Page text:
I hear people saying a lot of extreme things about the Emergent church. It's from the devil. It's the true church come to eradicate all that is wrong with the American church.
And, as is often the case, this sort of binary thinking isn't useful. It's like our evangelical community has been reduced to playing the part of "Bit" from Tron:
Any excuse for a Tron reference, I guess.
A lot of the people who have trouble with the emergent church actually have issues with the theology of specific individuals in the movement. This is a valid point... but expanding that point to include anyone who goes to a church that falls under the umbrella of "emergent" is a mistake. For the record, I have concerns about these things, too. Gerry Breshears included this link to a recent Doug Pagitt interview in which Pagitt is unable to definitively state whether he believes in Hell or not. At this point my issue with Pagitt transcends emergence/non-emergence and becomes one of heresy. I don't use the word lightly.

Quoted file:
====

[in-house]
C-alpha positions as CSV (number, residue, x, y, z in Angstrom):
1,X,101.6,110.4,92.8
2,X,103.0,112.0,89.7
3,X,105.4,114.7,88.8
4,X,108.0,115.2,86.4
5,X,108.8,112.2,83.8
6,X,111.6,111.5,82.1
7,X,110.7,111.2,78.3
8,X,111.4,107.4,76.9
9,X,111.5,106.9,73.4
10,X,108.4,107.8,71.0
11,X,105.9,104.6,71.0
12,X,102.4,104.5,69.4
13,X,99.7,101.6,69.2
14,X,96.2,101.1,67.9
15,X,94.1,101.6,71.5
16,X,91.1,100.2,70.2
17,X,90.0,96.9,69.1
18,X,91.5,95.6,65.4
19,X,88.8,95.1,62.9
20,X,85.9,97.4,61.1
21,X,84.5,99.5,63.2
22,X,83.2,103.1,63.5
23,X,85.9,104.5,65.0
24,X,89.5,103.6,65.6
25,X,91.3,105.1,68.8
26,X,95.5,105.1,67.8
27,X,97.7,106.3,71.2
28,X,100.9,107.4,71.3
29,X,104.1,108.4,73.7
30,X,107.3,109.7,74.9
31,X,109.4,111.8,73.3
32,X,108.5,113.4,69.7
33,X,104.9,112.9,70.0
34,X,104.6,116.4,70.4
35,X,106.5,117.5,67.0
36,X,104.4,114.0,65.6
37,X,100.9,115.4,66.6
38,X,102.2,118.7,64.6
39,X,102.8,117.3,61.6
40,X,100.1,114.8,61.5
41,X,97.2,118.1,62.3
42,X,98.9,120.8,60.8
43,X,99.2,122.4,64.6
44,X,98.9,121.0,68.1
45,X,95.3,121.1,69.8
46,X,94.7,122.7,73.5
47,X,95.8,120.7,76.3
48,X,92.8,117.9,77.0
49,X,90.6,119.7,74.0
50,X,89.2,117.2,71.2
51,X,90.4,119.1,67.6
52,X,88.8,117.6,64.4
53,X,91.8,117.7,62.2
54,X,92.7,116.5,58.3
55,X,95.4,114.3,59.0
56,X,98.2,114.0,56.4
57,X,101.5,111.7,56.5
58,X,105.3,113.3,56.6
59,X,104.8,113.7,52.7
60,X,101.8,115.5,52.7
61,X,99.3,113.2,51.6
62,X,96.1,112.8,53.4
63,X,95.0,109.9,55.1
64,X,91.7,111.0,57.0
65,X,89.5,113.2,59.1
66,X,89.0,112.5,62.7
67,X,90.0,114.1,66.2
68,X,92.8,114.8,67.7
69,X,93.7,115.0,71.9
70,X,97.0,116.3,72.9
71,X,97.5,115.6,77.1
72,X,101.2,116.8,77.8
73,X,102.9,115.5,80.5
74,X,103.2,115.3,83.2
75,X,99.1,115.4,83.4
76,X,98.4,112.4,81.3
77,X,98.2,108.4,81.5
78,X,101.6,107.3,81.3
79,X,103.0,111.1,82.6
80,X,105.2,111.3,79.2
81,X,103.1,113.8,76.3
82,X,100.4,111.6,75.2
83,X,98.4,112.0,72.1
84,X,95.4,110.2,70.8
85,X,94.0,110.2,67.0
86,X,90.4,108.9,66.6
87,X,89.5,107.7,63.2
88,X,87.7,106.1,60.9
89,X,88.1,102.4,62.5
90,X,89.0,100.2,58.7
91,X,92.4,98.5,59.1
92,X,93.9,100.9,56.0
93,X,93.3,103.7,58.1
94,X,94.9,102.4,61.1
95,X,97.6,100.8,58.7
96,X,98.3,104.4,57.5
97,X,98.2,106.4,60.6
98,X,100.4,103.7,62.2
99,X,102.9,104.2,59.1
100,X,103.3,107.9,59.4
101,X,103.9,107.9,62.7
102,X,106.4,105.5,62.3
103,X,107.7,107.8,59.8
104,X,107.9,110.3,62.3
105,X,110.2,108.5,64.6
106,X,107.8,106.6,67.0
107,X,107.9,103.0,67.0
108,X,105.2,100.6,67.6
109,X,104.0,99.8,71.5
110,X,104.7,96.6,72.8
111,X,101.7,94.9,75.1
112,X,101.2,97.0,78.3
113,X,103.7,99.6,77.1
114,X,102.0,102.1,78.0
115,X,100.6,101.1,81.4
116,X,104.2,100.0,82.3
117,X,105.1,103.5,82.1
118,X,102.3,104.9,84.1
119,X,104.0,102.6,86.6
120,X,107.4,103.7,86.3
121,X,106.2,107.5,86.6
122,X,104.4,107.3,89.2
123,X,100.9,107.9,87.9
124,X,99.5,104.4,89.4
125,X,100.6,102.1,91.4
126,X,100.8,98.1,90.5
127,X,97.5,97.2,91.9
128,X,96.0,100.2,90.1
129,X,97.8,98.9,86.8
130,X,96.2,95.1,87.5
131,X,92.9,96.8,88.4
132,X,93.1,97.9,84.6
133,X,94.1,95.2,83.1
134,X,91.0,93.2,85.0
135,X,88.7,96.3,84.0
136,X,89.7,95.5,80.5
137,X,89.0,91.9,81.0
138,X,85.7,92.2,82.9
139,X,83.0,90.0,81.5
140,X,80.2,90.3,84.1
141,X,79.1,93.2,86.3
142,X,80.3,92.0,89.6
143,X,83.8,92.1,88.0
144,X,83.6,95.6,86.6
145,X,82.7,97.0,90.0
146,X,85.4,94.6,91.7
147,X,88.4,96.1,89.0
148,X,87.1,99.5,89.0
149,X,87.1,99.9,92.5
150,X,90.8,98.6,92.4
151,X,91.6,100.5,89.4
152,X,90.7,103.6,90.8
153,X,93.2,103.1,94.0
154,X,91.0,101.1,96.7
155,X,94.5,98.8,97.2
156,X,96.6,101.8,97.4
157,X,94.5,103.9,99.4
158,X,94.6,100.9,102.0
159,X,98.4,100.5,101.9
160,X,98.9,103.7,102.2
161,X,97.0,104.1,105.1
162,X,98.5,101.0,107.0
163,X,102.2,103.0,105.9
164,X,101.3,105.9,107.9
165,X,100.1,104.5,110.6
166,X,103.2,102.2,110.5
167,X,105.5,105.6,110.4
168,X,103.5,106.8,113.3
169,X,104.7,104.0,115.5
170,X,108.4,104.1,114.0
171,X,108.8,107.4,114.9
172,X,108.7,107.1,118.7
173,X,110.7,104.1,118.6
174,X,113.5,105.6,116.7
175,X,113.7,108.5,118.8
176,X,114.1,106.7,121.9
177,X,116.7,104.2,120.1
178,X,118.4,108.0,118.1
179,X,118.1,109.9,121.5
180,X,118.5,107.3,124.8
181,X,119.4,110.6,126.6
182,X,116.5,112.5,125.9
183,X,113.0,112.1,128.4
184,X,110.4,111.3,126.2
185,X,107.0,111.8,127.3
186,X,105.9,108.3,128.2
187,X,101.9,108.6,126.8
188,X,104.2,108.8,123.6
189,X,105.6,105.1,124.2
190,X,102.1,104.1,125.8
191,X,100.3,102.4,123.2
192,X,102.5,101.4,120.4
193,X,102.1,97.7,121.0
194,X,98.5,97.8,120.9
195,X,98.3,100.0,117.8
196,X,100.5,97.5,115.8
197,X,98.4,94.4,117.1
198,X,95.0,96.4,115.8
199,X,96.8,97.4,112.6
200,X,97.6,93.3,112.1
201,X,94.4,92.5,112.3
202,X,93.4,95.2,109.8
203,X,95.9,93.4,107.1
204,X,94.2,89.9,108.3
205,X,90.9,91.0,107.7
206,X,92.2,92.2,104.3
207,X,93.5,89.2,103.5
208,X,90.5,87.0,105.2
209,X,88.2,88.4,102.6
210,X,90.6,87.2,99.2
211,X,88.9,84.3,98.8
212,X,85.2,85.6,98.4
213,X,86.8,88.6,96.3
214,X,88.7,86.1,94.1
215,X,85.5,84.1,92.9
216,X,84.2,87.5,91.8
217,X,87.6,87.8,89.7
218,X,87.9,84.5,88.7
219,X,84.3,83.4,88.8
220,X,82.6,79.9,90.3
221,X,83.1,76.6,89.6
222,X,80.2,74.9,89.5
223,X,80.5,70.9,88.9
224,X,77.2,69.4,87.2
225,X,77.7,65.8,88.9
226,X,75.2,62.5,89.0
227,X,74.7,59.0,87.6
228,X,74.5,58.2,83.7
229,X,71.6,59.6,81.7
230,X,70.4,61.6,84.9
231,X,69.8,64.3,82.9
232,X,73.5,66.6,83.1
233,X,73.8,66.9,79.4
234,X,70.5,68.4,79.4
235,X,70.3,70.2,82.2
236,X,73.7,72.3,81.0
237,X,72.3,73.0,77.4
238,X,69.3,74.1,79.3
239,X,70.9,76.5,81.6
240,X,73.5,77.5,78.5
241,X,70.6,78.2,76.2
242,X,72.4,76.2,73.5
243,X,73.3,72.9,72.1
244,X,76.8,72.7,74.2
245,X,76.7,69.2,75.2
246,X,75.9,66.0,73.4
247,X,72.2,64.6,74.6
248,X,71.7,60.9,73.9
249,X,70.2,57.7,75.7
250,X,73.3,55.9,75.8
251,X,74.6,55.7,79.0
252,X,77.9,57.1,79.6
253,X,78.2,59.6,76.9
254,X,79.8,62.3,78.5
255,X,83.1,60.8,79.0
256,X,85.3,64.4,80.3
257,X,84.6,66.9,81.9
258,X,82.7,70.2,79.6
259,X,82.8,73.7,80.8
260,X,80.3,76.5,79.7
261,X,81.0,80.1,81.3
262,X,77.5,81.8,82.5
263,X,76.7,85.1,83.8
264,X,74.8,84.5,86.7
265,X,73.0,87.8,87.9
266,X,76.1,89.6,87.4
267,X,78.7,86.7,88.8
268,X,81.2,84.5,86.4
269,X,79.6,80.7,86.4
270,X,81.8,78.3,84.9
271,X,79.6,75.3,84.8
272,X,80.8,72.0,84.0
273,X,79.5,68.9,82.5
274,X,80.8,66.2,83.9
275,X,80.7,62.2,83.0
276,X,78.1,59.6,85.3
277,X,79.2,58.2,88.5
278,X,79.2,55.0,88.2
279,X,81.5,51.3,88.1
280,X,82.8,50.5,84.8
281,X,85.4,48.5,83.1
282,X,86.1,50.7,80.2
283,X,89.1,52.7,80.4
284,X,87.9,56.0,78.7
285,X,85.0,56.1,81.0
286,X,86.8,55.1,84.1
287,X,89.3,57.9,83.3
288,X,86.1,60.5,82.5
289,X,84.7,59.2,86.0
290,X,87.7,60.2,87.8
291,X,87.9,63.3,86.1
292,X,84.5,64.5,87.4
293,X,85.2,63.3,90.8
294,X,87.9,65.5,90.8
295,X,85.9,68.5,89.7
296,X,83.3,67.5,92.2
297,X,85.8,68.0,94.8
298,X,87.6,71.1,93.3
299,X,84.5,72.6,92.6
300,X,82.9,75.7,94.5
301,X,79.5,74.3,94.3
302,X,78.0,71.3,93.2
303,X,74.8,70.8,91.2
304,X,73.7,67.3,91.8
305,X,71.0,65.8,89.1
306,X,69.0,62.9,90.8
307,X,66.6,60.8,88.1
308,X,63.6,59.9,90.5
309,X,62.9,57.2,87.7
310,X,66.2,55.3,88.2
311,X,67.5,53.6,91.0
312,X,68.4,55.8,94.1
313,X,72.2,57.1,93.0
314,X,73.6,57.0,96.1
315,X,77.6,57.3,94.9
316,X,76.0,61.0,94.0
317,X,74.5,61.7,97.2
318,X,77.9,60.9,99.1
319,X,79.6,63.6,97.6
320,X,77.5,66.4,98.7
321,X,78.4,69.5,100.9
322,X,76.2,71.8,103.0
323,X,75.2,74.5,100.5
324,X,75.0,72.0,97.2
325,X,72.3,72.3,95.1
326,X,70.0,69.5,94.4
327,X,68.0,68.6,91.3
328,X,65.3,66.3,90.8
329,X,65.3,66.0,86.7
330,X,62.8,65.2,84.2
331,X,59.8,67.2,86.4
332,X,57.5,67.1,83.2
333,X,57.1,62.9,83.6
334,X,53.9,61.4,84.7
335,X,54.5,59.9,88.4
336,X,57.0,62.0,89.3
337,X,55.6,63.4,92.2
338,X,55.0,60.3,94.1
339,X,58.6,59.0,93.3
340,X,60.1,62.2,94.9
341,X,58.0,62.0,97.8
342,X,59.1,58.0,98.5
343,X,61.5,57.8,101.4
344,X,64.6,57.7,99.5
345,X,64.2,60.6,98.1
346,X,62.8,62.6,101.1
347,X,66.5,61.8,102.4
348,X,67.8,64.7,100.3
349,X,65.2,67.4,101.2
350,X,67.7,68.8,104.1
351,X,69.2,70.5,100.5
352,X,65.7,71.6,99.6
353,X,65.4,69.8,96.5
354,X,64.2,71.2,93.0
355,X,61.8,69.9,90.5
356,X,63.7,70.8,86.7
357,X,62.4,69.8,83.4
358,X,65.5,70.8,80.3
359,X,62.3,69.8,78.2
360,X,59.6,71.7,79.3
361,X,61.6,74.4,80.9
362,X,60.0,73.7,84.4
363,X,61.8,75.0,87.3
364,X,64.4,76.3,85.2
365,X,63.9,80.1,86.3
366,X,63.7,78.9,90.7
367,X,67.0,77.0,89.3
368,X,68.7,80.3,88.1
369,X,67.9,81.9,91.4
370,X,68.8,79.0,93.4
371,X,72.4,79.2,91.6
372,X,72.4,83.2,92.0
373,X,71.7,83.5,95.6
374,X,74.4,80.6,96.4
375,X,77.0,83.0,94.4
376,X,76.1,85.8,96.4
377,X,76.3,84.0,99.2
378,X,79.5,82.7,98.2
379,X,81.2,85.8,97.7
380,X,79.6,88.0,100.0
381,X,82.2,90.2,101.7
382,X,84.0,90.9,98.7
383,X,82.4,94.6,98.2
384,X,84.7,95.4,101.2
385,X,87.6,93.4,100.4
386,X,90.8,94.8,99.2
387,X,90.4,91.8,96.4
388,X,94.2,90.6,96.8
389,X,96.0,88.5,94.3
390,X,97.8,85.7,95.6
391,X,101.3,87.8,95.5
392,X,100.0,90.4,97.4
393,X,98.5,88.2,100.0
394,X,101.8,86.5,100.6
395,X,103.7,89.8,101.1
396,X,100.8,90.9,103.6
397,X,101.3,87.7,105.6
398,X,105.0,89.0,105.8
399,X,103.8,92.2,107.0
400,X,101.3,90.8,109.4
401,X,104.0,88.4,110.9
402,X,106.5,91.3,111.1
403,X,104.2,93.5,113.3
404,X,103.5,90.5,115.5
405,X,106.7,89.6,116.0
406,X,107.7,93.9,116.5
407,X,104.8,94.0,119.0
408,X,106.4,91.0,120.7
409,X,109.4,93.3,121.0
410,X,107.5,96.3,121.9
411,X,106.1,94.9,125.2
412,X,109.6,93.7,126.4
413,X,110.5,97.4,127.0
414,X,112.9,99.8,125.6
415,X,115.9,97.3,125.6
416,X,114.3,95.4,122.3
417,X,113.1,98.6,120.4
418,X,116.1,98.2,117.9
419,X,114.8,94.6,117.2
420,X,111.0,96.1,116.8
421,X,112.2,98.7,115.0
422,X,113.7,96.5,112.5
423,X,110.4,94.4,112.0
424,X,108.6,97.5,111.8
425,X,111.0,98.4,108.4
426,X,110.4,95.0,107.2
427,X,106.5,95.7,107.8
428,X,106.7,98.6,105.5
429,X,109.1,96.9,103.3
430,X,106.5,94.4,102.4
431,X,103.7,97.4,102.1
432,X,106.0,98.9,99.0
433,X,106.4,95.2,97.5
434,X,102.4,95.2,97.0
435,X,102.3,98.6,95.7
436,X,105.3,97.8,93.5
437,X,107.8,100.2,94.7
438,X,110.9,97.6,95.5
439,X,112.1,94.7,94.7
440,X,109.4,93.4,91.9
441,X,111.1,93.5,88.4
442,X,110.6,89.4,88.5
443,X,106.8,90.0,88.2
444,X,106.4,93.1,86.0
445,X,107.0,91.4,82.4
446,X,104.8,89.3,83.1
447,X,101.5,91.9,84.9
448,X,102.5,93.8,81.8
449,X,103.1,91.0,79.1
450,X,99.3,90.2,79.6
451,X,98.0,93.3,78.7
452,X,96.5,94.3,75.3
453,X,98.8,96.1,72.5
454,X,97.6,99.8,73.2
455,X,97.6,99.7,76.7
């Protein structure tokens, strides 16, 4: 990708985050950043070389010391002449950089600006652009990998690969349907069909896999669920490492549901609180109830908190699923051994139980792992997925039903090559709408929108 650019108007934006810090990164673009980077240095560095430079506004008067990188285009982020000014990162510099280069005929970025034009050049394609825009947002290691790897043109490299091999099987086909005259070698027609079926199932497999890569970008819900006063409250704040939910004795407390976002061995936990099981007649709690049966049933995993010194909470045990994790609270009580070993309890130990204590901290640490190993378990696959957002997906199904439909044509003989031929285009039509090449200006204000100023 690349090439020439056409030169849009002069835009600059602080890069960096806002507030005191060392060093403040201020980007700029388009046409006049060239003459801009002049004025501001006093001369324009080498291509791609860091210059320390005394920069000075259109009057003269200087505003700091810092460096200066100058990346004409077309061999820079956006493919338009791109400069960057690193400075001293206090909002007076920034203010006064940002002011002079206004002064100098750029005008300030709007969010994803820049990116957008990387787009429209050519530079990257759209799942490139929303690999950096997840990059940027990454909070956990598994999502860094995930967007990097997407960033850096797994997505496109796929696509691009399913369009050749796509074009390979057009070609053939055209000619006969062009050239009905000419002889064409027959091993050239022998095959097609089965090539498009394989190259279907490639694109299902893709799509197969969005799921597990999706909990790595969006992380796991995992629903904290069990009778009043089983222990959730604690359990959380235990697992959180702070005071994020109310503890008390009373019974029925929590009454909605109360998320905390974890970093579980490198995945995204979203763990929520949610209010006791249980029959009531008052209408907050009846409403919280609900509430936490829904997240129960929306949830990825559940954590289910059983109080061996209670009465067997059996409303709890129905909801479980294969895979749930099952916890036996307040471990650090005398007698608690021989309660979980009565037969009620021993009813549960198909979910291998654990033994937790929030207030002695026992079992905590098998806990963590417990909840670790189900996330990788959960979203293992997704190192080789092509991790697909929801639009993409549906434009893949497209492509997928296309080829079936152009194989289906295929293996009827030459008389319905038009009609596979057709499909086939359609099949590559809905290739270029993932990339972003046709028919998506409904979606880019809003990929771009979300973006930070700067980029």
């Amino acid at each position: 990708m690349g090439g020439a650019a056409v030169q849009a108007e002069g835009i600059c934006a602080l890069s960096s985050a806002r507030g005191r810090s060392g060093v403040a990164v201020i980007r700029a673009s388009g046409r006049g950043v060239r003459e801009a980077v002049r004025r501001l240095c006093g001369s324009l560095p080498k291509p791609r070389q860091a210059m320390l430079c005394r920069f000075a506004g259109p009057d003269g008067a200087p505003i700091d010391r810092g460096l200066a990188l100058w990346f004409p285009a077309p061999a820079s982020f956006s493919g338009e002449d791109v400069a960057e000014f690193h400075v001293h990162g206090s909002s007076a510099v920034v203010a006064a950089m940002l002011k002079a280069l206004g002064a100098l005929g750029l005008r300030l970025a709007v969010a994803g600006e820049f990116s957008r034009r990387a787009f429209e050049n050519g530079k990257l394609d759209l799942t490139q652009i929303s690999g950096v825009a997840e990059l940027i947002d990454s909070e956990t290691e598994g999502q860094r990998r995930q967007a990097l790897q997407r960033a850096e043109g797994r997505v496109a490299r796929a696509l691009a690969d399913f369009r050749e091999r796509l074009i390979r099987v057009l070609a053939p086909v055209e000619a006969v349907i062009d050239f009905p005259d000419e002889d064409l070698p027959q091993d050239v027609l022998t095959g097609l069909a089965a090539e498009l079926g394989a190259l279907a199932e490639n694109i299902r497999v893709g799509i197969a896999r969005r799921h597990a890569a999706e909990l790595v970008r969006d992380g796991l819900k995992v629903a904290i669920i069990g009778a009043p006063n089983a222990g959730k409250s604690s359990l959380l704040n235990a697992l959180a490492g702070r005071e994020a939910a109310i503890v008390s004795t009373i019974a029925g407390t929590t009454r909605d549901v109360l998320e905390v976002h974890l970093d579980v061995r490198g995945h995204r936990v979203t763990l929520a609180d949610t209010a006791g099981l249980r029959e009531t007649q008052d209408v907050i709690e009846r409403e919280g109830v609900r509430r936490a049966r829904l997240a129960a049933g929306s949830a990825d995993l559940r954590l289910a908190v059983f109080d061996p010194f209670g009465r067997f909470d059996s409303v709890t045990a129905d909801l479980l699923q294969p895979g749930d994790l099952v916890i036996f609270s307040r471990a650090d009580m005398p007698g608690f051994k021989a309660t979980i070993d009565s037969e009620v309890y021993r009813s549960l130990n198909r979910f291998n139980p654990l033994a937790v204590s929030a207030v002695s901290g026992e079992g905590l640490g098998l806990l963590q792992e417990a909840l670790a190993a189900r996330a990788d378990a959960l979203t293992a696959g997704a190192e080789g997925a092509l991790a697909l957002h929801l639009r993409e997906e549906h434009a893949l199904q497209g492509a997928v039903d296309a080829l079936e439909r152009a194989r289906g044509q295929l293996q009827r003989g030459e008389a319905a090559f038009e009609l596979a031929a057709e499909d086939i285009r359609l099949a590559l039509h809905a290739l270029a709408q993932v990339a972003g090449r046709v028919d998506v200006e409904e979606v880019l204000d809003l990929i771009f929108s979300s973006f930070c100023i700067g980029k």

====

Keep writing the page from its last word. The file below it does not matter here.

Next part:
So that's one side of the story, right? And if that were representative of all Emergent churches, we could end the conversation right there. But it's not. On the flip side, I went to Imago Dei this week because some friends of ours were singing in the service (I looked for you, Chris... where were you? I wanted to surprise you!). And the pastor, Rick McKinley, spoke about Christ, the wisdom and power of God. It's a great sermon in which he effectively points out that yes, sometimes the gospel is offensive. And that's not a bad thing, and it should not discourage us from sharing it boldly and without apology. And some would consider Imago Dei an emergent church, too.
P.S. Part of the issue, obviously, is that the definition of what "emergent" isn't widely agreed on. People make comments that would be ridiculous in one definition and reasonable in another. It would help if there were definitional precision on that question.
P.P.S. "Bit" was the first completely computer generated character in a movie. Neat!